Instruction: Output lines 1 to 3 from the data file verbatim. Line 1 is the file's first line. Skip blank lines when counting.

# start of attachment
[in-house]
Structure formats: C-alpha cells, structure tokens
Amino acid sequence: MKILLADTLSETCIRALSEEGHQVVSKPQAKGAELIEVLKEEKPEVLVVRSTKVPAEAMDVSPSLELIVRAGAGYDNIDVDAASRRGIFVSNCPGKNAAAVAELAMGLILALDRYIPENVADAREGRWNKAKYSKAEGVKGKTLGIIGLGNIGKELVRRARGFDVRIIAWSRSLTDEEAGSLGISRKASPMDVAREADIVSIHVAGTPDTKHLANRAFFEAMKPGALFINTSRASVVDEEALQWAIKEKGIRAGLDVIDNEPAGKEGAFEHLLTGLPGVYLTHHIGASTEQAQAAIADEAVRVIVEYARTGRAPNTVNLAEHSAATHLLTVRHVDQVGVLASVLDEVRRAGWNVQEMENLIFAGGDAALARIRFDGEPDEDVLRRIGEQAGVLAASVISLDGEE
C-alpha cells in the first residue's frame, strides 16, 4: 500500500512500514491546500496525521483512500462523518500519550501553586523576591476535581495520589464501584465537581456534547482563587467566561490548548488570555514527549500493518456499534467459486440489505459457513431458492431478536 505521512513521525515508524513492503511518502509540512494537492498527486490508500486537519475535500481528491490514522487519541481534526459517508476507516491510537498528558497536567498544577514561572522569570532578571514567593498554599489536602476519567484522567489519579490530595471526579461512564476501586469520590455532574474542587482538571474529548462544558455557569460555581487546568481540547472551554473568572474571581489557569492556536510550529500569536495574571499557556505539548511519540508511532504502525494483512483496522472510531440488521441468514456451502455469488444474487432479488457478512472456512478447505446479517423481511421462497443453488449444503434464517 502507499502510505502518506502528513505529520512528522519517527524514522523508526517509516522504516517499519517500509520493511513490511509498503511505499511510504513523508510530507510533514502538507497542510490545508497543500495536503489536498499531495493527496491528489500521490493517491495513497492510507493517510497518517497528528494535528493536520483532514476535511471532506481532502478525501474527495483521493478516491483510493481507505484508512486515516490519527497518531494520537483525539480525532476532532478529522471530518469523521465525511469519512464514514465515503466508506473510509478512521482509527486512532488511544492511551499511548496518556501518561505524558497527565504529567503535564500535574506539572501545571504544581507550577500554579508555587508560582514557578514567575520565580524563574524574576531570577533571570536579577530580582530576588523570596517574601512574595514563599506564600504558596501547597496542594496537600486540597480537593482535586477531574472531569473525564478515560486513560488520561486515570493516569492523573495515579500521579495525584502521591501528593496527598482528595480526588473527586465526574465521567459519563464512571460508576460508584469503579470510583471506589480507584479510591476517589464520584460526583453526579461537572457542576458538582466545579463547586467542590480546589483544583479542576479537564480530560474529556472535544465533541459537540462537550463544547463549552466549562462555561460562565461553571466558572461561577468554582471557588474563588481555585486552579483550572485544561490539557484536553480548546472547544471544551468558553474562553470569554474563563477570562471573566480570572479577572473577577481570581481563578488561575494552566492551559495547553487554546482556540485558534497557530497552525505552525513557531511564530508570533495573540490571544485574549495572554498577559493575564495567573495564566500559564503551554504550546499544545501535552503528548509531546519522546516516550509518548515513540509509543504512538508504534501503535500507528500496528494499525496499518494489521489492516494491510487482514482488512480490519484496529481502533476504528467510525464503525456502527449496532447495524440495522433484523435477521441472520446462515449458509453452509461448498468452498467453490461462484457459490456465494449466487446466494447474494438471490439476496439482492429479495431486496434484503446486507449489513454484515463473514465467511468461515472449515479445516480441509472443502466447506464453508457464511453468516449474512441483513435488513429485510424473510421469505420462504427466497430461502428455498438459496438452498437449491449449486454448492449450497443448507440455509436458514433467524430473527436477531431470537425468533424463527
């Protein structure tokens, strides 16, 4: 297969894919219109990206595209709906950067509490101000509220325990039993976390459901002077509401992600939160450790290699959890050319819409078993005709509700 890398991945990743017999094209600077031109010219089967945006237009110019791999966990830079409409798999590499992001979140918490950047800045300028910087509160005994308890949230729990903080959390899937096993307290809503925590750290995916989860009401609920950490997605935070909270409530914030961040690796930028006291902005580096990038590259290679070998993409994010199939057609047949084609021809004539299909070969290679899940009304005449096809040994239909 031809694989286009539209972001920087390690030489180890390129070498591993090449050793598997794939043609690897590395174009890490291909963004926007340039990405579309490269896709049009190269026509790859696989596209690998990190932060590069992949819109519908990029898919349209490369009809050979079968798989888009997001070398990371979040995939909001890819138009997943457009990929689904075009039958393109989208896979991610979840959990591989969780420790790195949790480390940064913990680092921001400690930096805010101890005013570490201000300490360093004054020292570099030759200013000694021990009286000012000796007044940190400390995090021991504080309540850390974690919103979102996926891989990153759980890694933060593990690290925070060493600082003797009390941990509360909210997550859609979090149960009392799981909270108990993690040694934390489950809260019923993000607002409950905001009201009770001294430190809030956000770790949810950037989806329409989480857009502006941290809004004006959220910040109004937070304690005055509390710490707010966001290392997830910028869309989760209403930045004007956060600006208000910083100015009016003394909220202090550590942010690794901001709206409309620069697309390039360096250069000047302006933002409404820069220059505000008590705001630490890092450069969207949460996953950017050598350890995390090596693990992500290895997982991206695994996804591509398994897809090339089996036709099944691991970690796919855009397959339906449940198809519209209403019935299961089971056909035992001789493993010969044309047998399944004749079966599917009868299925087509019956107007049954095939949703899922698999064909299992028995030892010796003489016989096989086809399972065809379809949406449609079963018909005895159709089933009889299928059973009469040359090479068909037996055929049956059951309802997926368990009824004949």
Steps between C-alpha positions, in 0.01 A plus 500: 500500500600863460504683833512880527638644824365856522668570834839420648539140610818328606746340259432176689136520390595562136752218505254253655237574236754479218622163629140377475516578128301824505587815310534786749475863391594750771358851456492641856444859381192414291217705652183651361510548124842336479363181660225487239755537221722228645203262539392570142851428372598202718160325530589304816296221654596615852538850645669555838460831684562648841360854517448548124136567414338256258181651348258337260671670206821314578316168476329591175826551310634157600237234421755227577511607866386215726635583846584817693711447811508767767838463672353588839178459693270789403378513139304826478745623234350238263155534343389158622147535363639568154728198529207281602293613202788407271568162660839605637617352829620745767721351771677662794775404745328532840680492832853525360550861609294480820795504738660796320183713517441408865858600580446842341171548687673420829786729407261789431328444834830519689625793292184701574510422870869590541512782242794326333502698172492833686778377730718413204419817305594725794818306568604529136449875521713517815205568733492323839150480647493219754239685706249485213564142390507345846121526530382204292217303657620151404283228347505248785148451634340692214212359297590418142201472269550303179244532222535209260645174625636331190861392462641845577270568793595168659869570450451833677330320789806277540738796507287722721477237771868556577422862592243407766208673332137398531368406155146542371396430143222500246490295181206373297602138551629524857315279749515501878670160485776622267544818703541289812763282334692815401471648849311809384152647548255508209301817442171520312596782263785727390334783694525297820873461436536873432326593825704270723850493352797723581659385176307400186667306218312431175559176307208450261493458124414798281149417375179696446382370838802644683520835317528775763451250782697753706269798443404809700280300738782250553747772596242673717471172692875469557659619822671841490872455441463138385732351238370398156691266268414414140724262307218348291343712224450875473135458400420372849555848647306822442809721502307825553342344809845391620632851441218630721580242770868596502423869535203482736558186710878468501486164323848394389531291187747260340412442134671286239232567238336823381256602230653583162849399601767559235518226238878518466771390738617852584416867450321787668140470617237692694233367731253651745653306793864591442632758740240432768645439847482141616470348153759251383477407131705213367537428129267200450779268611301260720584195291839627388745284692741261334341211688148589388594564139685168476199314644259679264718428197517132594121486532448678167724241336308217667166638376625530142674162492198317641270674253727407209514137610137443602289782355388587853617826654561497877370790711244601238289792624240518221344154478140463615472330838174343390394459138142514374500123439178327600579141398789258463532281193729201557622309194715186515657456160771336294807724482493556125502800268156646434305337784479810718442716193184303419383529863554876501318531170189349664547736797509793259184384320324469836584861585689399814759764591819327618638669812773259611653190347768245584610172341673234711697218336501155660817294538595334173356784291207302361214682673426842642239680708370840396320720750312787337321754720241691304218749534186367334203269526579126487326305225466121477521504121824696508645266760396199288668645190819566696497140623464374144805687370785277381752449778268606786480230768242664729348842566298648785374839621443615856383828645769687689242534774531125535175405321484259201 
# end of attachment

[in-house]
Structure formats: C-alpha cells, structure tokens
Amino acid sequence: MKILLADTLSETCIRALSEEGHQVVSKPQAKGAELIEVLKEEKPEVLVVRSTKVPAEAMDVSPSLELIVRAGAGYDNIDVDAASRRGIFVSNCPGKNAAAVAELAMGLILALDRYIPENVADAREGRWNKAKYSKAEGVKGKTLGIIGLGNIGKELVRRARGFDVRIIAWSRSLTDEEAGSLGISRKASPMDVAREADIVSIHVAGTPDTKHLANRAFFEAMKPGALFINTSRASVVDEEALQWAIKEKGIRAGLDVIDNEPAGKEGAFEHLLTGLPGVYLTHHIGASTEQAQAAIADEAVRVIVEYARTGRAPNTVNLAEHSAATHLLTVRHVDQVGVLASVLDEVRRAGWNVQEMENLIFAGGDAALARIRFDGEPDEDVLRRIGEQAGVLAASVISLDGEE